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Creativity and Bic: some thoughts

A lot of brands on social media are like awkward guests at a finger lunch, making small talk because they feel they have to. And one of the things they all feel they have to talk about it public holidays. So, on Women’s Day, every brand on social media trots out a post. Most of them use stock imagery, plonk a quote next to it, and there you go. That’s all Bic did, and if everything had gone to plan, nobody would have paid any attention to it.

Bic post and reaction

The mistake that Bic made was to choose a quote that was bound to offend many women, and now their South African office is world famous for being insensitive. Into my collection of PowerPoint case studies it goes.

(I didn’t worry too much about the post itself. I was somewhat amused by the outrage, because there are more important things in this life than social media posts from brands that get ignored unless they offend someone.)

Creativity in social media requires endless stores of inspiration, commitment and willingness to fight for an idea. I’ve written content grids for clients. Sometimes you’ll come up with a radical idea and they won’t approve it. (I came up with a very different concept for one of our clients for this Women’s Day – he decided not to go for it for various (sensible) reasons. But the thought was there.)

I gave some thought to what I would have done with a brand like Bic for an event like Women’s Day. I grew up using Bic pens at school, and as a writer that is hugely meaningful to me.

The way we express ourselves changes as we grow older and, hopefully, wiser. So I came up with this idea:

Bic post idea Sarah BrittenHere’s another post, inspired by my own life. (Imagine if Bic got women to do versions for themselves, and then donated a hamper of products on their behalf to a school that needed stationery.)

Sarah BicI wrote all of this by hand, with a Bic pen. It didn’t cost much except time and some thought.

Two things that could do with a little more investment from the brands we work for, and – yes – those of us who produce work for them.


Things I miss about being 8 years old

I miss being 8 years old.


I miss being thrilled by the pictures of Arctic Cove and Sweet Wonder in the Rothman’s Durban July supplement.

I miss waiting for photos to come out, and the way my mother peeled back the cellophane in the albums to stick them down.

I miss Sunday lunch and newspapers and the thwack of tennis balls during the Wimbledon Final on my grandparents’ colour TV.

I miss the murmur of grownups talking about things I didn’t care about.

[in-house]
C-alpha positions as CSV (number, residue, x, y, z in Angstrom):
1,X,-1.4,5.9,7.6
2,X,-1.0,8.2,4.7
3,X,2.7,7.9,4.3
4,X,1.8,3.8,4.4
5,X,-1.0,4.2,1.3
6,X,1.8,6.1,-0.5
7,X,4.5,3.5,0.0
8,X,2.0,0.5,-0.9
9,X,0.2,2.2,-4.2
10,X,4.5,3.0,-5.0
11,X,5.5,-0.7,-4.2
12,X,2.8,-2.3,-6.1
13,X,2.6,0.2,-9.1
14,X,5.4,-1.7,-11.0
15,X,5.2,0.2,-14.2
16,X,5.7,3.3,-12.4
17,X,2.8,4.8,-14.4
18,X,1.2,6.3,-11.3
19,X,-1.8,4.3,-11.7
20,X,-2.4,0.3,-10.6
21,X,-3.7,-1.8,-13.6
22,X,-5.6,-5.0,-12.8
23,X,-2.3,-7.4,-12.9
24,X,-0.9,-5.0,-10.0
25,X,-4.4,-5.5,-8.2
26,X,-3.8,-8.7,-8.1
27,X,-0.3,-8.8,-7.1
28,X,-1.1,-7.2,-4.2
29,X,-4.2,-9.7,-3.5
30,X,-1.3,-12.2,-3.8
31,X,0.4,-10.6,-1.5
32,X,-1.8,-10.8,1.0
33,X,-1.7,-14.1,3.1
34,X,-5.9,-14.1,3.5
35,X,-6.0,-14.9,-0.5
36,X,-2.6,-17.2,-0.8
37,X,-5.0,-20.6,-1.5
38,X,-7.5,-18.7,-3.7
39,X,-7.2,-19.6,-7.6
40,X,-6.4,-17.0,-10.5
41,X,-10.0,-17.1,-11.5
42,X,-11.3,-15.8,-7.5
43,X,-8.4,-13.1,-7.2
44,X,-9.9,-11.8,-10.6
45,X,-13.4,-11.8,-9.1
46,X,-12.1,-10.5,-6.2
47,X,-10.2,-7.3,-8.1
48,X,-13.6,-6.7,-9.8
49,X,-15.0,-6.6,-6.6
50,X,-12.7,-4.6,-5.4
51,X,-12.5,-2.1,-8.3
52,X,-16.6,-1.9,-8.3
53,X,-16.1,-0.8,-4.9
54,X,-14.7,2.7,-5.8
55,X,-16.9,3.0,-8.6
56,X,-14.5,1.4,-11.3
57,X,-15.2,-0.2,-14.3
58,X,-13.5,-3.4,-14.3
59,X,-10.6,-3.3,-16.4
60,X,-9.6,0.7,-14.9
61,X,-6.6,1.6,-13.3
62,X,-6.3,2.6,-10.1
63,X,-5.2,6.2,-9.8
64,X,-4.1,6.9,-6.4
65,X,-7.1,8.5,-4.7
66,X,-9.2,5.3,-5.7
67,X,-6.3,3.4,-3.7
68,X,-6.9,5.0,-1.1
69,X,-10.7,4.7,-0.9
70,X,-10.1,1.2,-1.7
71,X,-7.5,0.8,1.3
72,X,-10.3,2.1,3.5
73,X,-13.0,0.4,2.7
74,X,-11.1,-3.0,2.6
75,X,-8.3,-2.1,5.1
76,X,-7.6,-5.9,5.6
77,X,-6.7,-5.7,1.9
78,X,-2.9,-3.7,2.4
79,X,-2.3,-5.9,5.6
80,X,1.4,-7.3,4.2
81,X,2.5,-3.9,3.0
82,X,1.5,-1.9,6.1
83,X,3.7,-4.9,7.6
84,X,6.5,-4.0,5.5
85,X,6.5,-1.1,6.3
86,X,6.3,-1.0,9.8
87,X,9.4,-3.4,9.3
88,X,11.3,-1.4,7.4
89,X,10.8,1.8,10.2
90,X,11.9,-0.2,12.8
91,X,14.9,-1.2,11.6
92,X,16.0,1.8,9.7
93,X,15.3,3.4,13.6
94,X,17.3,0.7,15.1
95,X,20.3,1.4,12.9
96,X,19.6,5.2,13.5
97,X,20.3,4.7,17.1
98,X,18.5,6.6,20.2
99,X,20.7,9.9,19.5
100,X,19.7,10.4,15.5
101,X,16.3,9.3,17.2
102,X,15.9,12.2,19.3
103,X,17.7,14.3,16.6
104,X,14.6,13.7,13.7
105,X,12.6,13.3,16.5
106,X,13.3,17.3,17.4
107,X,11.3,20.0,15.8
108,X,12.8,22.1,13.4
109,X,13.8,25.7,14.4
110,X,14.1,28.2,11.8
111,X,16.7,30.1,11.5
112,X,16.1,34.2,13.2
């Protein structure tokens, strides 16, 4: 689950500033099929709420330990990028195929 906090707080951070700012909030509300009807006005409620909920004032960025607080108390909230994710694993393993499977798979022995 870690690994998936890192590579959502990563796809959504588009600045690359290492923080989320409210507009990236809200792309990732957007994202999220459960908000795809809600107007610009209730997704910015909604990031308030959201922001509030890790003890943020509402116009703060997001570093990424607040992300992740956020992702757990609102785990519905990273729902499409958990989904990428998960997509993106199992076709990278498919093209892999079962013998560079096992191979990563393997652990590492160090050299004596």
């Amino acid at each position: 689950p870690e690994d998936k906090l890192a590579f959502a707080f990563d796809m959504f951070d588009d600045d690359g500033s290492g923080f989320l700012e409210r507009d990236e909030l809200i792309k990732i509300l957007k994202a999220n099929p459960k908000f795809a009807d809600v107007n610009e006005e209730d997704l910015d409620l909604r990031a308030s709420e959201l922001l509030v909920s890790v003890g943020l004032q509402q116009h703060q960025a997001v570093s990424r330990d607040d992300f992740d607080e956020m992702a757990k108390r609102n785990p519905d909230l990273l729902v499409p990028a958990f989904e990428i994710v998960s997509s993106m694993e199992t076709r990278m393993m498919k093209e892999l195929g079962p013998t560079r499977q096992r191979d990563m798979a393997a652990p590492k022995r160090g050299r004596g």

I miss Sol Kerzner and Annelien Kriel.

I miss the sticky sound of pages in a new set of World Book Encyclopedias, and how enchanted I was by the knowledge inside.

I miss making sand castles on the beach and not knowing about skin cancer.

I miss liking Ronald Reagan and thinking he was a nice sort of uncle.

I miss feeling important when I put on my dark blue cassock and white surplice to sing at the 10 o’clock service at St Michael’s.

I miss licking out the cake batter when my mother made birthday cakes.

I miss the delirious, delicious joy of Smarties and cupcakes.

Me 2

I miss Maya the Bee.

I miss the Marmite ad.

I miss Knight Rider and Kitt’s voice. I loved Kitt’s voice.

I miss loving Black Beauty more than any other book I had read.

I miss thinking farts were the funniest thing ever.

I miss not knowing about the F-word, though I got into trouble at school for using the word “bloody”.

I miss not caring what I looked like.

I miss not knowing whether I was fat or thin.

I miss not knowing that I wasn’t pretty, though that isn’t true because I knew I wasn’t pretty when I was six years old, and I will never forget that.

I miss not having a clue about boobs or boys or sex.

Me 3

I miss wanting to be a ballerina.

I miss practising Bach 2 part inventions and thinking I could be a pianist.

I miss drawing pictures of girls riding horses and wishing that one day, one day that would be me.

I miss my Sindy doll and my First Love and my electric Blue Train set.

I miss Pick Up Sticks and making model planes with Tinker Toy.

I miss thinking 50 cents was a fortune, because you could buy a Lunch Bar and a packet of chips from the tuckshop, with money left over for Chappies.

I miss not knowing about designer clothes and thinking anything from OK Bazaars was fine.

I miss not knowing that a BMW was better than my mother’s blue Ford Escort.

I miss not thinking that my mother’s baby blue Ford Escort was the most beautiful thing I had ever seen.

I miss not knowing that so much was wrong in the world, that there were 8 year olds who knew nothing of innocence, though I probably shouldn’t admit that.

I miss not knowing the meaning of the word “rape”. For years I thought it meant stabbing a woman with a knife.

I miss knowing about Adam and Eve and being fascinated by dinosaurs and being able to believe both of these things at the same time without any difficulty at all.

I miss myself before I turned nine, and got sad.

I miss believing in God.

I miss Mrs Houghton, the first teacher I loved.

I miss thinking that my grandfather could broadcast his home videos on SABC because that was the way the world worked.

I miss wanting to taste a Wagon Wheel more than anything else in the world.

I miss not knowing that there was music I was supposed to like.

I miss not knowing that bread was bad.

I miss thinking that icecream and jelly was the single most amazing thing in the world, followed closely by peach slices and Ultramel.

I miss getting to eat the Pope’s nose.

I miss thinking my parents knew everything.

I miss believing that everything would just happen, because it always did.